Cynicism about American institutions intentionally harming Black Americans helped inspire FX's crime drama Snowfall. Walter Mosley, an acclaimed novelist who writes for the show, says director/executive producer John Singleton co-created Snowfall to dramatize allegations the CIA deliberately helped import drugs into South Central Los Angeles, sparking the first crack epidemic.

"John came in and said, 'This is the story of my hood, where I was raised,'" adds Mosley of Singleton, who died in 2019. "There are millions of people who know what we're saying is true, but who have never seen it on television."

This summer The Wire's David Simon begins filming a new opus about the consequences of the drug war; a limited series for HBO about corrupt cops called We Own This City. Based on the true story of how an elite plainclothes task force in Baltimore stole money and drugs for years, Simon says the series outlines what happens when a police force rewarded for mass arrests and big drug seizures forgets how to actually solve crimes like murder, rape and assault.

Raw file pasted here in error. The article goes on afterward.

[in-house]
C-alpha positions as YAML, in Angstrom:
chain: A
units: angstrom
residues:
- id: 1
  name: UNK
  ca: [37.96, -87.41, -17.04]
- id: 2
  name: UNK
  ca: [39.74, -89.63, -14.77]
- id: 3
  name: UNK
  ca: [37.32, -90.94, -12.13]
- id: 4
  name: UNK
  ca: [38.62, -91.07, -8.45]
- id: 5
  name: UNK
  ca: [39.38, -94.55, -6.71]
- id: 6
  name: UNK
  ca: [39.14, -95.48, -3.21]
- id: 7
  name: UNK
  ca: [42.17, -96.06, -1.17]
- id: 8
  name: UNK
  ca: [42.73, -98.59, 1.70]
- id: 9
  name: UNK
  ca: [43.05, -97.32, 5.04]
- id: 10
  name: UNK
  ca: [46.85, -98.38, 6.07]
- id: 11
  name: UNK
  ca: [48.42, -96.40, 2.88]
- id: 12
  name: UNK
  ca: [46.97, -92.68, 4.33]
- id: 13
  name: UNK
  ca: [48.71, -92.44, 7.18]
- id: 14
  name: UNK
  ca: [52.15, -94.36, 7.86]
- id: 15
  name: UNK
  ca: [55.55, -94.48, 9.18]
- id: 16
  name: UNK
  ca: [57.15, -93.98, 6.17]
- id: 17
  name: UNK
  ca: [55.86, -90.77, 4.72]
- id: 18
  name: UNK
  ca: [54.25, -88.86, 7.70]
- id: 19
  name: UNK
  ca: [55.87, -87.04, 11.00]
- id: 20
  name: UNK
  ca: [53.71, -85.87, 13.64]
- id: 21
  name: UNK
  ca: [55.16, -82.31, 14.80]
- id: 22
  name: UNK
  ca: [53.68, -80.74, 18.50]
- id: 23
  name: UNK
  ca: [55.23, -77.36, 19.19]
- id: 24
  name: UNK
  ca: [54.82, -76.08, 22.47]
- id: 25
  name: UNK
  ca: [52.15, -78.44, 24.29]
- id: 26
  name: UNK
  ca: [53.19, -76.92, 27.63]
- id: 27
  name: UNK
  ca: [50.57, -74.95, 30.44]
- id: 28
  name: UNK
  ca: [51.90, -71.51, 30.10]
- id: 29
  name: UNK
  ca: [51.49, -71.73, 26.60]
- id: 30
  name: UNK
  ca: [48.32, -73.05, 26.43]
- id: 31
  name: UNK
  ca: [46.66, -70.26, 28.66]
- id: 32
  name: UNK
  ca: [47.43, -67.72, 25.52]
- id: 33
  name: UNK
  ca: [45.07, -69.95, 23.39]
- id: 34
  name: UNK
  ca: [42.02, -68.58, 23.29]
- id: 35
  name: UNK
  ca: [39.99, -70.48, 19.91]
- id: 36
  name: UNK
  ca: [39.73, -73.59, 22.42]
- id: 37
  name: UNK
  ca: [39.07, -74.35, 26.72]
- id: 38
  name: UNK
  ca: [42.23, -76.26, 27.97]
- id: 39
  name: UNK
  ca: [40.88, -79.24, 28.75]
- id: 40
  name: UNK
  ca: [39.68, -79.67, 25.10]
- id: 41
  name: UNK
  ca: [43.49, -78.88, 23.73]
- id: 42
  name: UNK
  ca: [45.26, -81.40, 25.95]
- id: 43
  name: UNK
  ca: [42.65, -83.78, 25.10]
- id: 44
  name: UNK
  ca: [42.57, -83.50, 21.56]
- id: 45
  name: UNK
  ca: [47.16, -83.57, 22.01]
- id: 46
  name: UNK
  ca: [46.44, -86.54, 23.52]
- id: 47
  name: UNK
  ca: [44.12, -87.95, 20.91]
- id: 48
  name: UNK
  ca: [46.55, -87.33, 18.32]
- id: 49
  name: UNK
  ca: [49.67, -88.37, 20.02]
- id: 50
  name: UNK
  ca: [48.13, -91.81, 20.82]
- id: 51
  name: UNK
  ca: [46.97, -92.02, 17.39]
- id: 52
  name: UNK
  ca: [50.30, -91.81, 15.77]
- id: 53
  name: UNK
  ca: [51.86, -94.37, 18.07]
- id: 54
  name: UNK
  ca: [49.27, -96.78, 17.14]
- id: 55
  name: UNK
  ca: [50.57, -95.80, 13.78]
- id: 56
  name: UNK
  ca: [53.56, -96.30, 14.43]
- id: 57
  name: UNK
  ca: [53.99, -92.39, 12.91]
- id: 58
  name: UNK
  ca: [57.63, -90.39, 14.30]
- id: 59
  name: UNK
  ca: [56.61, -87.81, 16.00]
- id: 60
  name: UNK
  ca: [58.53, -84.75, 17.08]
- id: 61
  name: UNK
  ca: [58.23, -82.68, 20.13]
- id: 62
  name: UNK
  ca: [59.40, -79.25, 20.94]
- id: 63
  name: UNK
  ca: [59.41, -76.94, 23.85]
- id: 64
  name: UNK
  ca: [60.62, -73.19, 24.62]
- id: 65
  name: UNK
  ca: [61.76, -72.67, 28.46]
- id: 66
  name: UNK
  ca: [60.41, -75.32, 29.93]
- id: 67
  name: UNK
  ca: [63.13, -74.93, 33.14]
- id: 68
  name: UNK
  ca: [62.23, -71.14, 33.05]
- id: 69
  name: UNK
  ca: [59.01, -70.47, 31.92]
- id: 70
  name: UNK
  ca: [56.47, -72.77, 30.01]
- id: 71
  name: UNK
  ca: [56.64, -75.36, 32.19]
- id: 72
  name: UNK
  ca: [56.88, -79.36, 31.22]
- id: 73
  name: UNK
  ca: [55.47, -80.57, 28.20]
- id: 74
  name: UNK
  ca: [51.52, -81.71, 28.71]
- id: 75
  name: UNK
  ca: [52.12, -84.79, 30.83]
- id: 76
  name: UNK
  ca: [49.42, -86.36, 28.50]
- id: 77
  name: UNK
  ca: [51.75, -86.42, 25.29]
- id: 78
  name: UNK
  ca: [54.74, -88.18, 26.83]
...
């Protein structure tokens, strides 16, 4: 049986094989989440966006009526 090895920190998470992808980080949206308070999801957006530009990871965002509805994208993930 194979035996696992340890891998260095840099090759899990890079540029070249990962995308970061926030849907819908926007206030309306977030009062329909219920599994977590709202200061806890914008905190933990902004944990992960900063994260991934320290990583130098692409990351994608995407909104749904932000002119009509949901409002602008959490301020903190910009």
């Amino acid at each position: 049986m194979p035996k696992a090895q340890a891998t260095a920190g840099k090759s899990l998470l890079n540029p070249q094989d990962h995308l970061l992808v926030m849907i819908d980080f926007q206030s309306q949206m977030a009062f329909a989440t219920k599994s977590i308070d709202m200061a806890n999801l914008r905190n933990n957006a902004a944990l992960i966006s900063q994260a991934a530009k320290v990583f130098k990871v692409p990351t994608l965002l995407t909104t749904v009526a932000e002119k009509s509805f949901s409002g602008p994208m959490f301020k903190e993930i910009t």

Even though people want to ignore it, you can't stop the drug business in America by enforcing the law. Americans like to get high. And that is the reality that America does not want to face. - Cultural critic Nelson George

"The drug war basically destroyed policing," says Simon. "They look upon the neighborhoods not as places they're supposed to protect and serve, but as places where they hunt prey and their avarice is rewarded."